Numenius borealis

Status:  Extinct.  Formerly abundant regular spring migrant central.  Formerly rare regular fall migrant central.

Documentation: Specimen: HMM 2469, Apr 1880 Hamilton Co.

Taxonomy:  No subspecies are recognized.

RecordsEskimo Curlew is probably extinct; there are no accepted records for North America since 1962 (O’Brien et al 2006), although Gill et al (2020) listed more recent sightings. Banks (1977), based on timing of the decline of the species, suggested climate cooling in the 1880s may have played an important role in addition to spring market hunting.

This species’ former abundance and the unregulated hunting which may have played an important role in its decline are described by Swenk (1915):

They [flocks] contained thousands of individuals, and would often form dense masses of birds extending for a quarter to a half mile in length and a hundred yards or more in width.  When the flock would alight the birds would cover forty to fifty acres of ground.  During such flights the slaughter of these poor birds was appalling and almost unbelievable.  Hunters would drive out from Omaha and shoot the birds without mercy until they slaughtered a wagon load of them; the wagon being actually filled and often with the sideboards on at that.  Sometimes …. their wagons were too quickly and easily filled, so whole loads would be dumped out on the prairie, their bodies forming piles as large as a couple tons of coal …

It took only about 50 years for this species to disappear from Nebraska. During the 1860s the curlew was still numerous, but “Year by year the birds decreased in numbers, until 1878” after which “they were seen only in small flocks or individually here and there” (Swenk 1915).  Two were shot by William Townsley near Harvard, Clay Co 10 Apr 1887, who stated “at that date the birds were becoming so scarce he thought he had better add a pair to his collection before it was too late” (Brooking 1942). Brooking (1942) stated that these two Townsley specimens were part of the four held by HMM at that time, but they are not in the collection as of 2018 (Teresa Kreutzer-Hodson, pers. comm.). However a specimen in the Denver Museum of Nature and Science #16414 collected by Townsley 10 miles north of Harvard, Clay Co 10 Apr 1889 may be one of those despite the difference in dates of collection.  By the 1890s the curlew was rarely seen and after the turn of the century records are few.  In 1911, two females were shot in York Co and seven of a flock of eight were taken in Merrick Co (Swenk 1915), one of which is now a specimen UNSM ZM14114.  A “lone bird” was collected near Norfolk, Madison Co 17 Apr 1915 (Swenk 1926) but the current location of this specimen is unknown. The last accepted occurrence of the species in Nebraska was a flock of eight near Hastings, Adams Co 8 Apr 1926 (Brooking 1942; Swenk 1926; Bray et al 1986).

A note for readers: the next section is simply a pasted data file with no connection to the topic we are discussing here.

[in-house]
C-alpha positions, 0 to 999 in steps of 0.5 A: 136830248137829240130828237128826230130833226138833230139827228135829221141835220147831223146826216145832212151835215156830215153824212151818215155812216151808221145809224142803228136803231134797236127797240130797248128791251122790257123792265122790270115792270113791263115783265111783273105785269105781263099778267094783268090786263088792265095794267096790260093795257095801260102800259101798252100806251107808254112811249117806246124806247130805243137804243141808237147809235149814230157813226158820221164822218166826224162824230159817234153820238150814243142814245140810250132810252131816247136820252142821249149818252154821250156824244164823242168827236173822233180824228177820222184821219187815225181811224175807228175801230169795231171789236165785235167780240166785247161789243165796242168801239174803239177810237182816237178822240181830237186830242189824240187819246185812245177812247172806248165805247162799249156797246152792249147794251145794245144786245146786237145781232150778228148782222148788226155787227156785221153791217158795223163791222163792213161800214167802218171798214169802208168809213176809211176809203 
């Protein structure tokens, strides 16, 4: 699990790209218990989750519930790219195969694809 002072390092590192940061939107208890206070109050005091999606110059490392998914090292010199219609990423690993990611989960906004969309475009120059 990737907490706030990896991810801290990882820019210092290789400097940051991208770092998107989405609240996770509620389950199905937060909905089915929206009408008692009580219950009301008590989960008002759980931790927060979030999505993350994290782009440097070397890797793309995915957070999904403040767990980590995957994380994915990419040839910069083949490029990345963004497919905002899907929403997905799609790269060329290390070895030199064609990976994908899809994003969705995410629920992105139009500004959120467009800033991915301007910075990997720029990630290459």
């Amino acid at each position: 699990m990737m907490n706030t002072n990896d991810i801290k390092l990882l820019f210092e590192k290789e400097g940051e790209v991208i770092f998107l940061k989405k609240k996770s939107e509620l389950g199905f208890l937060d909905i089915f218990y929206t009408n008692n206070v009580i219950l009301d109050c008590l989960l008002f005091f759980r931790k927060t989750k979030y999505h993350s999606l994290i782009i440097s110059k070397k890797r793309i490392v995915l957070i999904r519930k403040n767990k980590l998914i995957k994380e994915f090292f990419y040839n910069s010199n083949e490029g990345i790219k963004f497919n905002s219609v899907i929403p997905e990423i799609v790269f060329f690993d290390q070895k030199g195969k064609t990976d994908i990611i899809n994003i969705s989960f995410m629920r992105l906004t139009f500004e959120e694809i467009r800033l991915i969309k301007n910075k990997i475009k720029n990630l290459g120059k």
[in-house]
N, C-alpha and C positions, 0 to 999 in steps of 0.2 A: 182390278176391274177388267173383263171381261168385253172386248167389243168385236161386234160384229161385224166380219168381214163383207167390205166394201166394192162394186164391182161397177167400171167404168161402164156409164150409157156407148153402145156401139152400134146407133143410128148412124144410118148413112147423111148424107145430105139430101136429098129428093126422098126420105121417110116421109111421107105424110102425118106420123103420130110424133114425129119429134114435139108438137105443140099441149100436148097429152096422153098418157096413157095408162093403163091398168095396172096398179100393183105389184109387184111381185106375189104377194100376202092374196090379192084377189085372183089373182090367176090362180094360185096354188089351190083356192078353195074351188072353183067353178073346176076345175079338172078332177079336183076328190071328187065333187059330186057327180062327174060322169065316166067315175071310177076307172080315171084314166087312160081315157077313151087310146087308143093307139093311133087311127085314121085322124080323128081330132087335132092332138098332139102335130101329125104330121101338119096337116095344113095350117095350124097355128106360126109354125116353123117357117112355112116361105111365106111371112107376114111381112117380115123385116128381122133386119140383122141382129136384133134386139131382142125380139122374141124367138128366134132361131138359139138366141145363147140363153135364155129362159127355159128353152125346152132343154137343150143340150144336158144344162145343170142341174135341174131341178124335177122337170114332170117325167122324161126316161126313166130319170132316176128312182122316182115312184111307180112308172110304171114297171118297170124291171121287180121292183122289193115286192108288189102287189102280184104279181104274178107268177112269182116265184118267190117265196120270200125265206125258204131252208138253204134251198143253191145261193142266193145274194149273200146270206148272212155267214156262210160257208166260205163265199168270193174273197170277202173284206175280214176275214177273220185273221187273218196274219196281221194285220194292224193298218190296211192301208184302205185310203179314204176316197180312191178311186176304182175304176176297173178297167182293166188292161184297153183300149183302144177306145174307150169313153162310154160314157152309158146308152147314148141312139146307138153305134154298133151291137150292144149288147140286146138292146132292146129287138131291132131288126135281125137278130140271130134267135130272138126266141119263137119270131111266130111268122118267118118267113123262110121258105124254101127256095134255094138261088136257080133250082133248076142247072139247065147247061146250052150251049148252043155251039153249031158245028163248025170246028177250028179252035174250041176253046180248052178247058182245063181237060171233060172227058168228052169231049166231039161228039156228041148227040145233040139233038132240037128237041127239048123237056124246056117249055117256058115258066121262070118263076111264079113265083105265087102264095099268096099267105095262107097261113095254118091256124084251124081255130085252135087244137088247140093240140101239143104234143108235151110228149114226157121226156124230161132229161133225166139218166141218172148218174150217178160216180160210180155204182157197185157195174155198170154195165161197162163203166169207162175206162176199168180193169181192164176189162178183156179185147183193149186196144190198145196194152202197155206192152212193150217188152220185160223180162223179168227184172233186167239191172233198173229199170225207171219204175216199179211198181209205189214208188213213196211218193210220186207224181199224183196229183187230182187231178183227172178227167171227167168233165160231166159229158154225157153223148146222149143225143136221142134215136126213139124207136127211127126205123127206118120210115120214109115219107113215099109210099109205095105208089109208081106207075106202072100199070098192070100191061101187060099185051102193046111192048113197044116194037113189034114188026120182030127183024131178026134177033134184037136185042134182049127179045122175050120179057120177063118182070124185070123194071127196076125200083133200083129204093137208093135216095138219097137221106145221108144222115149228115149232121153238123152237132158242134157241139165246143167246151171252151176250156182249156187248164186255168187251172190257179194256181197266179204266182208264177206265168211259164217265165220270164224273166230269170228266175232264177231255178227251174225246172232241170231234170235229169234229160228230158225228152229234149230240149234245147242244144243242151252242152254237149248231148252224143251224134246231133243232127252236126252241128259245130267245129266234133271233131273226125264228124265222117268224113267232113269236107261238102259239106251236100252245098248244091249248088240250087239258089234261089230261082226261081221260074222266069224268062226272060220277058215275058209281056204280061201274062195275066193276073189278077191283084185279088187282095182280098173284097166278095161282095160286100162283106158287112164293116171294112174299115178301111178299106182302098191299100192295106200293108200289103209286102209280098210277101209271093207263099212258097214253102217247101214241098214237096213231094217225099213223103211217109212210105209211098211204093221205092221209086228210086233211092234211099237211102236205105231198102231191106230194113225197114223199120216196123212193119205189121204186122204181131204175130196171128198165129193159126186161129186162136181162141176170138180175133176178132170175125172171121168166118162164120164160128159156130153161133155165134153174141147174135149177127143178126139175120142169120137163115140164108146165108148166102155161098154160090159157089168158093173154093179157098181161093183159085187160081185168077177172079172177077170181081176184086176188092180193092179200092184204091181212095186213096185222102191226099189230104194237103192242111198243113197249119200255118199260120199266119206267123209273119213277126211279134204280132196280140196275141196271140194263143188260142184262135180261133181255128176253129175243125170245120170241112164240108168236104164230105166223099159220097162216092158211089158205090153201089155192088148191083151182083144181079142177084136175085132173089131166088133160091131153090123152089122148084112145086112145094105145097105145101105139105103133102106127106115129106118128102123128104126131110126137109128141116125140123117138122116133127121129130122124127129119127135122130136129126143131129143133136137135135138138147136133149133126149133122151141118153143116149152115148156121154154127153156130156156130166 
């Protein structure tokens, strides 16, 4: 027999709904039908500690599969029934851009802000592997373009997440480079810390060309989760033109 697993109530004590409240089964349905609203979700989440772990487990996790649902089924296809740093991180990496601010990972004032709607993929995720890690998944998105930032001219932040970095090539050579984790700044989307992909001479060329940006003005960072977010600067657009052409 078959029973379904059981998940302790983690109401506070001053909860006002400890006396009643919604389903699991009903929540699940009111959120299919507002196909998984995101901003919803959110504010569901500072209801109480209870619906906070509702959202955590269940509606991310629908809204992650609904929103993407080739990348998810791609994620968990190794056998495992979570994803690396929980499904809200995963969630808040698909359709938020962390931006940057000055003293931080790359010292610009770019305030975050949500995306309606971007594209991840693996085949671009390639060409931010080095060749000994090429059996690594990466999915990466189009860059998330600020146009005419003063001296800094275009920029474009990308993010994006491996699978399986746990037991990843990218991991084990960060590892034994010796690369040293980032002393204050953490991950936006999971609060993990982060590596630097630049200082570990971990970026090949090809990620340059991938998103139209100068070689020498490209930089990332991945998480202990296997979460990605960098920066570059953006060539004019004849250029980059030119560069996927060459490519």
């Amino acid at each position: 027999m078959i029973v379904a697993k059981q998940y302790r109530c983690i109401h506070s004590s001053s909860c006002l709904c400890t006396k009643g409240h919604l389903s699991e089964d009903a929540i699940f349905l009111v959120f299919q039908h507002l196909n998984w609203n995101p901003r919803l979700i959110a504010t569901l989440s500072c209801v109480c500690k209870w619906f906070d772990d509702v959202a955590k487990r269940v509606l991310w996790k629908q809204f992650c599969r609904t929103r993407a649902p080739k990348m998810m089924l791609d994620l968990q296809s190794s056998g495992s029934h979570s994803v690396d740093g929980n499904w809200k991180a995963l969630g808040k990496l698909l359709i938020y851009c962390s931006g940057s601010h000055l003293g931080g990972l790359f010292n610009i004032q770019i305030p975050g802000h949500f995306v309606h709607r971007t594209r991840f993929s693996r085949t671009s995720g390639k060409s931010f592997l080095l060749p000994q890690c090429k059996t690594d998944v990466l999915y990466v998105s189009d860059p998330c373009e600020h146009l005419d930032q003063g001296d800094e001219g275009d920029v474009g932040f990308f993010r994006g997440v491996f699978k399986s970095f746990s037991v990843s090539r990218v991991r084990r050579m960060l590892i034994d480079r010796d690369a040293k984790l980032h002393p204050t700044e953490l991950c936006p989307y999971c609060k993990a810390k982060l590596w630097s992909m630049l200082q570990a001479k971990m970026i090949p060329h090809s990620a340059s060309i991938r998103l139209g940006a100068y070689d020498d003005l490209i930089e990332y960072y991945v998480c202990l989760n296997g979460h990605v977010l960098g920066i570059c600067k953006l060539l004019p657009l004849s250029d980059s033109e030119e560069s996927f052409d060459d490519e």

Spring migration was from early Apr through the first half of May, with earliest dates 22 Mar, Apr 1 and 2, but the species was primarily a mid- to late Apr migrant, much like American Golden-Plover. The curlew was found in eastern Nebraska in large numbers, but, like the Buff-breasted Sandpiper, “the chief feeding grounds of these curlews at the time (1877) was in York, Fillmore and Hamilton Counties,” and their heaviest lines of northward migration was (sic) between the 97th and 98th meridians.” (Swenk 1915).  Those counties make up a majority of the eastern portion of the Rainwater Basin, and it is likely the species’ area of preference encompassed Clay Co as well (Jorgensen 2007).  Burned-over prairies were favored by the Eskimo Curlew, but with onset of agriculture, the species also foraged in newly-plowed fields.

Fall records are few, but despite its using the same fall route as Hudsonian Godwit, White-rumped Sandpiper, and American Golden-Plover, like the latter, it appears that a number of Eskimo Curlews did migrate through Nebraska in fall, primarily during the first half of Oct (Swenk 1915).


HMM: Hastings Municipal Museum


Photograph (top) of two Eskimo Curlews, one of which was  taken in Hamilton Co in Apr 1880 and the other taken in Hall Co 7 Apr 1896, by Joel G. Jorgensen.  The specimens are housed and maintained at the Hastings Municipal Museum and were legally salvaged or collected.  We thank Teresa Kreutzer-Hodson for facilitating the photographing of this specimen for the Birds of Nebraska – Online.

Literature Cited

Banks, R.C. 1977. The decline and fall of the Eskimo Curlew, or did the curlew go extaille? American Birds 31: 127-134.

Bray, T.E., B.K. Padelford, and W.R. Silcock. 1986. The birds of Nebraska: A critically evaluated list. Published by the authors, Bellevue, Nebraska, USA.

Brooking, A.M. 1942. The vanishing birdlife of Nebraska. NBR 10: 43-47.

Gill, R.E., P. Canevari, and E.H. Iversen. 2020. Eskimo Curlew (Numenius borealis), version 1.0. In Birds of the World (A. F. Poole and F. B. Gill, Editors). Cornell Lab of Ornithology, Ithaca, NY, USA.

Jorgensen, J.G. 2007. Buff-breasted Sandpiper (Tryngites subruficollis) abundance, habitat use, and distribution in the Rainwater Basin, Nebraska. Master’s Thesis, University of Nebraska at Omaha, Omaha, Nebraska, USA.

O’Brien, M., R. Crossley, and K. Karlson. 2006. The Shorebird Guide. Houghton Mifflin Co., New York, New York, USA.

Swenk, M.H. 1915. The Eskimo Curlew and its disappearance. Proceedings of Nebraska Ornithologists’ Union 6: 25-44.

Swenk, M.H. 1926. The Eskimo Curlew in Nebraska. Wilson Bulletin 38: 117-118.

Recommended Citation

Silcock, W.R., and J.G. Jorgensen.  2020.  Eskimo Curlew (Numenius borealis). In Birds of Nebraska — Online.

Birds of Nebraska – Online

Updated 28 Mar 2020